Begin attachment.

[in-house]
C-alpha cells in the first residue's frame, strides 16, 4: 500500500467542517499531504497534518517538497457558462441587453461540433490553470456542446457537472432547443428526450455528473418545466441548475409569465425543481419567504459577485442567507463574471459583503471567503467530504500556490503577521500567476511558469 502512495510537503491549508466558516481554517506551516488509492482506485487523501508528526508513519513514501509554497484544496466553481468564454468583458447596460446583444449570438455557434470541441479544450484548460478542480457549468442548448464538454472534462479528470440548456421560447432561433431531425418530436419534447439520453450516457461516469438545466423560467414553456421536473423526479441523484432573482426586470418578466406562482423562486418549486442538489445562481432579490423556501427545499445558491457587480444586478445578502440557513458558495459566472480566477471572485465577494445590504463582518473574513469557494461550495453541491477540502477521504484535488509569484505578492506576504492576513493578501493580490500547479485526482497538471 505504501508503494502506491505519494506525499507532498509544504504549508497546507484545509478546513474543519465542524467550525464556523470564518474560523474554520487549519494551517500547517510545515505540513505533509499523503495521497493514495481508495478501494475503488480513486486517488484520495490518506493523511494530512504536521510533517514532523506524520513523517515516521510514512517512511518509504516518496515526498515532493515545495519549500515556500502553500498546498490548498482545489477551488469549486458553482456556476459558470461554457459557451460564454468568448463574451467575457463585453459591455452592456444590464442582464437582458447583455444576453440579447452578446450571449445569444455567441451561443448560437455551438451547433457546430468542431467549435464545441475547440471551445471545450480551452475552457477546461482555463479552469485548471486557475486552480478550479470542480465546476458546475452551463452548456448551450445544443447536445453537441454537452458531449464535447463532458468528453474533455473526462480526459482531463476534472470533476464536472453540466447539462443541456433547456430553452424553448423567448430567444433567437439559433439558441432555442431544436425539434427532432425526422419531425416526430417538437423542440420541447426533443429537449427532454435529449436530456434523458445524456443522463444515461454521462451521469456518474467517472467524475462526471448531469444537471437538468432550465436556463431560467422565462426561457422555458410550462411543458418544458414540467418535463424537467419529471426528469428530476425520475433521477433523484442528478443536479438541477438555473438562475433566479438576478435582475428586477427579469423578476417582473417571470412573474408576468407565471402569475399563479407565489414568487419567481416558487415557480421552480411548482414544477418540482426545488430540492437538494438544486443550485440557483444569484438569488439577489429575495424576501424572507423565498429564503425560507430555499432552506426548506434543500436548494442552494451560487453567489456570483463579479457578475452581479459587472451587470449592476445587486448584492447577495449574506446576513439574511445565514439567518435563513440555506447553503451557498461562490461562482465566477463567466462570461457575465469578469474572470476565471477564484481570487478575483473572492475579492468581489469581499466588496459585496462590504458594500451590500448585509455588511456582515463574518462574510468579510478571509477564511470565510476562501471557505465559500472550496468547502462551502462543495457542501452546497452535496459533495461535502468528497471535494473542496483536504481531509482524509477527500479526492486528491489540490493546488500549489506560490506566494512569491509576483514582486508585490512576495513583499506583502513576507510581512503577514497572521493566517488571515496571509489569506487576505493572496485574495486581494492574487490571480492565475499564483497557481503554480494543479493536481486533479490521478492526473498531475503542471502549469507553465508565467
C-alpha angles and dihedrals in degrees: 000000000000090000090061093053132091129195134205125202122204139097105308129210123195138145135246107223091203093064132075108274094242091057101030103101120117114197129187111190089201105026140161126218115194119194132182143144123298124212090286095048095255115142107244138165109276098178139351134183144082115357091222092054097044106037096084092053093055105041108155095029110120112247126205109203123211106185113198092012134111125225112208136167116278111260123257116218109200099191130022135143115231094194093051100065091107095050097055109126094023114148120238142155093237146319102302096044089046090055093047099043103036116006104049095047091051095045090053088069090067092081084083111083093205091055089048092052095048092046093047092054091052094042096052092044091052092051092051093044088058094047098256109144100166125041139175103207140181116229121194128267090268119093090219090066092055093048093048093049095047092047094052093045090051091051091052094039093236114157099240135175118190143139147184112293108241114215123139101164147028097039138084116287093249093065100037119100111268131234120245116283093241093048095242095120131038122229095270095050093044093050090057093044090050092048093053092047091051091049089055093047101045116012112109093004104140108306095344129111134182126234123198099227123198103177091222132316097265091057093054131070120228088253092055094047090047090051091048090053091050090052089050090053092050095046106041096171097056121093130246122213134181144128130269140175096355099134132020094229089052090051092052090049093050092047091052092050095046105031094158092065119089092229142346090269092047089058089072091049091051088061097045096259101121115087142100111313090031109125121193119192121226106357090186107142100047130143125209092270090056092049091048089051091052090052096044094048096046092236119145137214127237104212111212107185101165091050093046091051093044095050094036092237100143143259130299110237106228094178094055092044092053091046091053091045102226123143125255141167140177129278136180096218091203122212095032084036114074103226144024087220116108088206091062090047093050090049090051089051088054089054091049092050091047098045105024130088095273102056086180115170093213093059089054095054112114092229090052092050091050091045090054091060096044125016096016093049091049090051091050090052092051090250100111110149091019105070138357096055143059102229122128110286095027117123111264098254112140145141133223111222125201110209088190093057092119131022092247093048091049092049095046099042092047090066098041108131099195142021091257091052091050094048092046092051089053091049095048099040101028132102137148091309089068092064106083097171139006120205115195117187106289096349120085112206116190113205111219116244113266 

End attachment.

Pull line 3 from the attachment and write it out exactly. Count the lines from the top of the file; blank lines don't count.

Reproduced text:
C-alpha angles and dihedrals in degrees: 000000000000090000090061093053132091129195134205125202122204139097105308129210123195138145135246107223091203093064132075108274094242091057101030103101120117114197129187111190089201105026140161126218115194119194132182143144123298124212090286095048095255115142107244138165109276098178139351134183144082115357091222092054097044106037096084092053093055105041108155095029110120112247126205109203123211106185113198092012134111125225112208136167116278111260123257116218109200099191130022135143115231094194093051100065091107095050097055109126094023114148120238142155093237146319102302096044089046090055093047099043103036116006104049095047091051095045090053088069090067092081084083111083093205091055089048092052095048092046093047092054091052094042096052092044091052092051092051093044088058094047098256109144100166125041139175103207140181116229121194128267090268119093090219090066092055093048093048093049095047092047094052093045090051091051091052094039093236114157099240135175118190143139147184112293108241114215123139101164147028097039138084116287093249093065100037119100111268131234120245116283093241093048095242095120131038122229095270095050093044093050090057093044090050092048093053092047091051091049089055093047101045116012112109093004104140108306095344129111134182126234123198099227123198103177091222132316097265091057093054131070120228088253092055094047090047090051091048090053091050090052089050090053092050095046106041096171097056121093130246122213134181144128130269140175096355099134132020094229089052090051092052090049093050092047091052092050095046105031094158092065119089092229142346090269092047089058089072091049091051088061097045096259101121115087142100111313090031109125121193119192121226106357090186107142100047130143125209092270090056092049091048089051091052090052096044094048096046092236119145137214127237104212111212107185101165091050093046091051093044095050094036092237100143143259130299110237106228094178094055092044092053091046091053091045102226123143125255141167140177129278136180096218091203122212095032084036114074103226144024087220116108088206091062090047093050090049090051089051088054089054091049092050091047098045105024130088095273102056086180115170093213093059089054095054112114092229090052092050091050091045090054091060096044125016096016093049091049090051091050090052092051090250100111110149091019105070138357096055143059102229122128110286095027117123111264098254112140145141133223111222125201110209088190093057092119131022092247093048091049092049095046099042092047090066098041108131099195142021091257091052091050094048092046092051089053091049095048099040101028132102137148091309089068092064106083097171139006120205115195117187106289096349120085112206116190113205111219116244113266 